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Ending needless driver's license suspensions

Losing one's driver's license is an unexpectedly harsh punishment: Getting to work and taking care of loved ones can be impossible without a car. But every year, states suspend hundreds of thousands of driver’s licenses for low-level offenses that didn't even involve driving. We’re helping these states change course.

In 2014, we launched a campaign to end driver’s license suspensions for drug offenses unrelated to driving. Five years later, this harmful policy now persists in only eight states. And in 2019, we joined the Free to Drive campaign to end laws suspending driver’s licenses for nonpayment of fines and fees.

See our research and read about our victories below:


Major victories

  • In 2016, Massachusetts passed a law to end driver’s license suspensions for non-serious drug offenses unrelated to driving. The change was spurred by our 2014 report Suspending Common Sense in Massachusetts, in which we found that suspending the licenses of 7,000 state residents every year for drug offenses was ineffective and harmful.
  • Since we published our national report Reinstating Common Sense in 2016, Pennsylvania, Utah, Iowa, and Washington, D.C. have ended driver's license suspensions for drug offenses that didn't involve driving.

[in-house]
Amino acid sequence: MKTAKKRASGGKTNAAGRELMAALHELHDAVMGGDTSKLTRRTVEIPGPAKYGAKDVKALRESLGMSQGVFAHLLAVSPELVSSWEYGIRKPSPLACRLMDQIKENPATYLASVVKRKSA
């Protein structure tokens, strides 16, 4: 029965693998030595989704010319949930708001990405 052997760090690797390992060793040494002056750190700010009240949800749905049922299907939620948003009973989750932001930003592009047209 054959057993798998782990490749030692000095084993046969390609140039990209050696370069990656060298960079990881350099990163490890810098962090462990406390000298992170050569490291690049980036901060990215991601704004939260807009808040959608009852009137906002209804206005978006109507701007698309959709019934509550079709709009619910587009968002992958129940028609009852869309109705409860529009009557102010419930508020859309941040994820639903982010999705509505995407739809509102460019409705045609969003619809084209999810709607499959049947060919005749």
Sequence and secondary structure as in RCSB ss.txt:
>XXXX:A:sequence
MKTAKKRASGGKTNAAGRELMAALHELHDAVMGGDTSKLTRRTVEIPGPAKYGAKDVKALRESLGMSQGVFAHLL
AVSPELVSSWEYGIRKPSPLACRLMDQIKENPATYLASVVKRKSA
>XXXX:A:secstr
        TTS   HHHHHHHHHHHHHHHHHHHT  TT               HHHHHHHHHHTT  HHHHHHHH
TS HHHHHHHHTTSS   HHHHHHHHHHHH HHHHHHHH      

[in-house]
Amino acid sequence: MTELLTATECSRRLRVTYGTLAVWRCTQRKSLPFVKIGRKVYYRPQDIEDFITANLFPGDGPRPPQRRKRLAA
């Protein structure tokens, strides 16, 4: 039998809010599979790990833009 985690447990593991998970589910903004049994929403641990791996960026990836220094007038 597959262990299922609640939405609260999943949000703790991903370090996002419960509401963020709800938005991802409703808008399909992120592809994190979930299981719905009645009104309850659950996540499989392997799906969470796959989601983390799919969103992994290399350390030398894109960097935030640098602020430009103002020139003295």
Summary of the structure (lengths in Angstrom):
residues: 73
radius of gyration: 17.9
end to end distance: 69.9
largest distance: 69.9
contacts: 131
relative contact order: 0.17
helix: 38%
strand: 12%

• Our research and advocacy continues to keep this issue in the press, maintaining pressure on states that resist reform. For a selection of our press coverage, see News and editorials.

Research and resources

Fact sheets about the eight states that still suspend driver’s licenses for drug offenses unrelated to driving:


Massachusetts probation report thumbnailReinstating Common Sense: How driver's license suspensions for drug offenses unrelated to driving are falling out of favor
by Joshua Aiken
December 2016

Our national report finds that more than 190,000 driver's licenses are suspended every year for non-driving drug offenses, breaks down the problem by state, and illustrates why this policy sets people up to fail.


Video explainer

Aleks Kajstura explains why states should stop punishing safe drivers for drug offenses unrelated to driving.


Press coverage and editorial support



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